Atomic force microscopy captures first images of DNA's double helix in water

Aug. 31, 2012
Researchers at the London Centre for Nanotechnology, led by Bart Hoogenboom, Ph.D., have used atomic force microscopy (AFM) to capture the first images of DNA's double helix in water.

Researchers at the London Centre for Nanotechnology, led by Bart Hoogenboom, Ph.D., have used atomic force microscopy (AFM) to capture the first images of DNA's double helix in water.

Hoogenboom's main research interest is where nanotechnology tools could be used to study and manipulate single biomolecules. He has identified AFM as the only instrument that provides ~1 nm spatial resolution on large biomolecules that are still functional and may be studied in the natural environment, such as in aqueous salt solution. To that end, AFM can visualize biological processes while they happen, and at the scale of single molecules. It also enables him to study electrostatic charge and nanomechanical rigidity.

Bart Hoogenboom, Ph.D., with his advanced AFM setup controlled by JPK's Vortis system (inset).

Hoogenboom notes that the AFMs they use (JPK Instruments' NanoWizard AFMs) are compatible with inverted optical microscopes, which enable larger-scale images of what they are viewing at the nanoscale. For experiments at higher spatial and time resolution, they also use home-built microscopes, he says. While using these microscopes, JPK has supplied them with its Vortis AFM controller.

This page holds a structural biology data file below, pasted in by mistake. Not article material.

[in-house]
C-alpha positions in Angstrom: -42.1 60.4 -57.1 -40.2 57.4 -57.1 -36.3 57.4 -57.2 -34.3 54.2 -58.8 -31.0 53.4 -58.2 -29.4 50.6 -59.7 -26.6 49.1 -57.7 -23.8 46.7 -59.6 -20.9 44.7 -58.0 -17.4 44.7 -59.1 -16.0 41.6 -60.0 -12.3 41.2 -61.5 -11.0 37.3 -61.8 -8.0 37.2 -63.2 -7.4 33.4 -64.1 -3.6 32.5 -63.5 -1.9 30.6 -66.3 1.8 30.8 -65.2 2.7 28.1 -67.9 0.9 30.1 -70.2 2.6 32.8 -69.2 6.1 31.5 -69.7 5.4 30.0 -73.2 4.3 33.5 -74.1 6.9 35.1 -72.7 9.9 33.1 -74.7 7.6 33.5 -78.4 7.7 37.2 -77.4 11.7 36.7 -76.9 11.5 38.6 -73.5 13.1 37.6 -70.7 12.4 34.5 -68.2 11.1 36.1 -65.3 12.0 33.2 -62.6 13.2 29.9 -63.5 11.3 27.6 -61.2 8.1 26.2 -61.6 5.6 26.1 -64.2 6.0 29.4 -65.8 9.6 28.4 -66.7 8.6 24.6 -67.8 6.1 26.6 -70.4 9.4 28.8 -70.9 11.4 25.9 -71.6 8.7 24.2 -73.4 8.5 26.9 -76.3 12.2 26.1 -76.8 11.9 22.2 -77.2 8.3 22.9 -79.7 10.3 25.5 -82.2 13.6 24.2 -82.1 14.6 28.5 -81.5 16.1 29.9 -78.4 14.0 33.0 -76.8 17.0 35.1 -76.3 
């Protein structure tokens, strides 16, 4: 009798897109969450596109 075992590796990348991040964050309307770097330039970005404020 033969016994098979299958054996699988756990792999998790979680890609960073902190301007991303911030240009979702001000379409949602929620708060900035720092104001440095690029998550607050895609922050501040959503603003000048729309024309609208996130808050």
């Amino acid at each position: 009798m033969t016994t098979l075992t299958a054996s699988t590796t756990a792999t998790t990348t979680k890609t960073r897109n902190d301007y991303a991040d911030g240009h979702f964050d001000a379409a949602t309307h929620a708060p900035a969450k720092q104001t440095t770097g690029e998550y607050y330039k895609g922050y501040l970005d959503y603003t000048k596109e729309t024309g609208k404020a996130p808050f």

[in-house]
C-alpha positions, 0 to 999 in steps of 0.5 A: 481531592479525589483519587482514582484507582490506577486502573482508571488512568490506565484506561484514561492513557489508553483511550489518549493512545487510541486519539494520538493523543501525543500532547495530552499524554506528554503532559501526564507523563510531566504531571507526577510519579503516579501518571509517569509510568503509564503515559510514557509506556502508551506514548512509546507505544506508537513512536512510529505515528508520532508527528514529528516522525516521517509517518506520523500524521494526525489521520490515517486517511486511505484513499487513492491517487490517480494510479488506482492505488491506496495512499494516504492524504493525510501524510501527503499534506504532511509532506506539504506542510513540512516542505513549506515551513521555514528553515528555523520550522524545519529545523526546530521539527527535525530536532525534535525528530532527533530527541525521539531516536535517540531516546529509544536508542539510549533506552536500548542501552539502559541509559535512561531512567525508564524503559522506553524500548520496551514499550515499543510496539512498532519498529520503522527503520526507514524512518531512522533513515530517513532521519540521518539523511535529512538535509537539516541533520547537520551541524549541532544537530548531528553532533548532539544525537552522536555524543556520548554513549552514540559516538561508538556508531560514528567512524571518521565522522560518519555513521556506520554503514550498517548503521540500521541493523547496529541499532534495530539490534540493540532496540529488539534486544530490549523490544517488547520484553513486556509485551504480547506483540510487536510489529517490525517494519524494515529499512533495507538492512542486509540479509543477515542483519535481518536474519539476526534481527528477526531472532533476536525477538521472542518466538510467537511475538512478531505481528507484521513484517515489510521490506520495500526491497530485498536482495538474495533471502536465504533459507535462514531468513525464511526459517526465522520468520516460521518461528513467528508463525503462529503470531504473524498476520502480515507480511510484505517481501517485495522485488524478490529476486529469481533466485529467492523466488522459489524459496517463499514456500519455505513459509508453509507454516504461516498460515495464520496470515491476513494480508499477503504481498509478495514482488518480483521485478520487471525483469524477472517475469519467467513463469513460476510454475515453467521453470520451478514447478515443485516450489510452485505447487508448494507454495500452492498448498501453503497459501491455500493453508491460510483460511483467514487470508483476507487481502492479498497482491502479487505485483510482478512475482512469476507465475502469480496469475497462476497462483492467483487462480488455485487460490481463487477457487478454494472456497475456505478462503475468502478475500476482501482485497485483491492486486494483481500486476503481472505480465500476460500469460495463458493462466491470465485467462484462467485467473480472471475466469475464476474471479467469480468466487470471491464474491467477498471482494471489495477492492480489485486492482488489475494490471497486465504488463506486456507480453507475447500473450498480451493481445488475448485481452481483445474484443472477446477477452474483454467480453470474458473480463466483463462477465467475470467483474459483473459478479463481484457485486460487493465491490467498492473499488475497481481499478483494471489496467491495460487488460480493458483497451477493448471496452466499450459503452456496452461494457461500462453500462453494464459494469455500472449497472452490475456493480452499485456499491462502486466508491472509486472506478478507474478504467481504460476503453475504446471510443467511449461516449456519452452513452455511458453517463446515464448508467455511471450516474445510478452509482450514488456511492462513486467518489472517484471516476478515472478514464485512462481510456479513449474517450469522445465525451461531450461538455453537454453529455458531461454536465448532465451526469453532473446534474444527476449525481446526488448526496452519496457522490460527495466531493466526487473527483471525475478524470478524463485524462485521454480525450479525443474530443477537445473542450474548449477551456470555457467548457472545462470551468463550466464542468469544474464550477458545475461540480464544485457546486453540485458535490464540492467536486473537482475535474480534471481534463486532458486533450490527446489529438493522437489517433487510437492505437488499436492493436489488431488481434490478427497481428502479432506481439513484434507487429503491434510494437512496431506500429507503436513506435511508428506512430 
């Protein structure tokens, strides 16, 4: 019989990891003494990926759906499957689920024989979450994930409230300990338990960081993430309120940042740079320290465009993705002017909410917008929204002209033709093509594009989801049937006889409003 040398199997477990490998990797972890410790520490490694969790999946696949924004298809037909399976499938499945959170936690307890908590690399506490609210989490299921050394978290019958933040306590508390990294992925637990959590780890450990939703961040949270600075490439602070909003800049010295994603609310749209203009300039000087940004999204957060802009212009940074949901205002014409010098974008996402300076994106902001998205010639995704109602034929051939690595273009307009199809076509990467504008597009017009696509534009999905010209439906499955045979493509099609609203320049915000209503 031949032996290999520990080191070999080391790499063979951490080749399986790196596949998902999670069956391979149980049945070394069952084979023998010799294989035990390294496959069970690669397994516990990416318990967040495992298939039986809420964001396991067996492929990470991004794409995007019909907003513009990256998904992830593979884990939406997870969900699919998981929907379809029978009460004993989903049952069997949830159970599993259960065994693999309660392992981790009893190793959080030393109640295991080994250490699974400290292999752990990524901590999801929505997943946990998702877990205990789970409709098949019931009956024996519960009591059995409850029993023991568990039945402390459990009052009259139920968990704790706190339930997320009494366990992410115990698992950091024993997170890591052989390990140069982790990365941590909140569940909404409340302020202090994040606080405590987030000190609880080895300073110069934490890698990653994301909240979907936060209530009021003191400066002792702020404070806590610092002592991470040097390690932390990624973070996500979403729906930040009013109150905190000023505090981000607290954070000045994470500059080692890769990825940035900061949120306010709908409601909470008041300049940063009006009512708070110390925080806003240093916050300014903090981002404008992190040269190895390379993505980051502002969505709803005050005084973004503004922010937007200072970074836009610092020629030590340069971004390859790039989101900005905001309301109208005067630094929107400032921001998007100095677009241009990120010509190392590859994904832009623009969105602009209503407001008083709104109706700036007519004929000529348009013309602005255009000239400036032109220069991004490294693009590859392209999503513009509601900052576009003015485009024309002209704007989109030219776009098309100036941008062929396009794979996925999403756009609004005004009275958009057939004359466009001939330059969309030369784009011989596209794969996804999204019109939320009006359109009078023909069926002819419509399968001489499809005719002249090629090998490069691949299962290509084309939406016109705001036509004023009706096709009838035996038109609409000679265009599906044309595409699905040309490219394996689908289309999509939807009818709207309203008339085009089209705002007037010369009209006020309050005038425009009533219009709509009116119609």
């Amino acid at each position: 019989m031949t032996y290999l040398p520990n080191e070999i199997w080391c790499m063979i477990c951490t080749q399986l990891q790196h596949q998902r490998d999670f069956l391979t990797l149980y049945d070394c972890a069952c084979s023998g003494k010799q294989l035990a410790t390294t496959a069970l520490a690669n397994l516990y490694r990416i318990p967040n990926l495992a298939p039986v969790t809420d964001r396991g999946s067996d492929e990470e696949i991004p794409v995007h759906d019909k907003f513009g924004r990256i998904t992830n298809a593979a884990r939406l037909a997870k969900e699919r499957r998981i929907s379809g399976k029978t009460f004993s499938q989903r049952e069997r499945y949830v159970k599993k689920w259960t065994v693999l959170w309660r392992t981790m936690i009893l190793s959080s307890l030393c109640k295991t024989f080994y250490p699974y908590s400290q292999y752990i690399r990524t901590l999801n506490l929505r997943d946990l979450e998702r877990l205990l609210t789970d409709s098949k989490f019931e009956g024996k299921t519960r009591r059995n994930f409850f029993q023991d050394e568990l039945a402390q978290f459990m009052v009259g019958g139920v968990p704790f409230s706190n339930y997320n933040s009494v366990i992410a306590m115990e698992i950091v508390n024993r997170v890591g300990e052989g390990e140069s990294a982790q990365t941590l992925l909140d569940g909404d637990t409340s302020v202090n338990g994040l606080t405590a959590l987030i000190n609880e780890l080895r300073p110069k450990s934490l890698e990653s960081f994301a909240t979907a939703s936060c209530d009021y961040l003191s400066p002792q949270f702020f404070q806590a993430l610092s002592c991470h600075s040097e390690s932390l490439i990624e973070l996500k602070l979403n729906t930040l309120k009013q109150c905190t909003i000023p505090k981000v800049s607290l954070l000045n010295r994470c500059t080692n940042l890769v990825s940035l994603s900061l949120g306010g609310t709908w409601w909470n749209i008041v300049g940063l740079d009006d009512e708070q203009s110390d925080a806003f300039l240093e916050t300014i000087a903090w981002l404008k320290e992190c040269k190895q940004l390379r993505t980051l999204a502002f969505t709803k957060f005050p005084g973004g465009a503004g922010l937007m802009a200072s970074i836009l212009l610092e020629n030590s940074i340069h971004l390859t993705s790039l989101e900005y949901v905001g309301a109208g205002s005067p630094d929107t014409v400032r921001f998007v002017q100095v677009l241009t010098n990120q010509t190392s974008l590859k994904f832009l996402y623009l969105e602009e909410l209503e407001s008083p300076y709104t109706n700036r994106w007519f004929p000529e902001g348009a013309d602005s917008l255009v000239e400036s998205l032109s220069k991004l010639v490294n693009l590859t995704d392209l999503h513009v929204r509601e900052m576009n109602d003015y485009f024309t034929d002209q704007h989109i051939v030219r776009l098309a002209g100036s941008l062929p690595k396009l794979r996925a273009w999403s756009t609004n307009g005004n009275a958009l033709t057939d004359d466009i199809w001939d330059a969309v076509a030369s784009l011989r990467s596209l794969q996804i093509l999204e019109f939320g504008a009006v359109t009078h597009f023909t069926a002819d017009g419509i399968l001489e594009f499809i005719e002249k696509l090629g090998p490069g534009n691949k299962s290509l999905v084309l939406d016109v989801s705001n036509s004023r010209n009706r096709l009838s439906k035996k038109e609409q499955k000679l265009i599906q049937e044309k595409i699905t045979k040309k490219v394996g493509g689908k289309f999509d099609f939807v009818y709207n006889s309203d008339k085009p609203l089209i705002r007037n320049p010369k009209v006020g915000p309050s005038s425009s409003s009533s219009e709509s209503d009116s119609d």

Most current microscopes do not achieve any higher resolution on DNA than was achieved with the first AFM experiments in the early 1990s, says Hoogenboom.

The work has been published in Nano Letters; for more information, please visit http://pubs.acs.org/doi/abs/10.1021/nl301857p.

-----

Follow us on Twitter, 'like' us on Facebook, and join our group on LinkedIn

Laser Focus World has gone mobile: Get all of the mobile-friendly options here.

Subscribe now to BioOptics World magazine; it's free!

Sponsored Recommendations

Request a free Micro 3D Printed sample part

April 11, 2024
The best way to understand the part quality we can achieve is by seeing it first-hand. Request a free 3D printed high-precision sample part.

How to Tune Servo Systems: The Basics

April 10, 2024
Learn how to tune a servo system using frequency-based tools to meet system specifications by watching our webinar!

Motion Scan and Data Collection Methods for Electro-Optic System Testing

April 10, 2024
Learn how different scanning patterns and approaches can be used in measuring an electro-optic sensor performance, by reading our whitepaper here!

How Precision Motion Systems are Shaping the Future of Semiconductor Manufacturing

March 28, 2024
This article highlights the pivotal role precision motion systems play in supporting the latest semiconductor manufacturing trends.

Voice your opinion!

To join the conversation, and become an exclusive member of Laser Focus World, create an account today!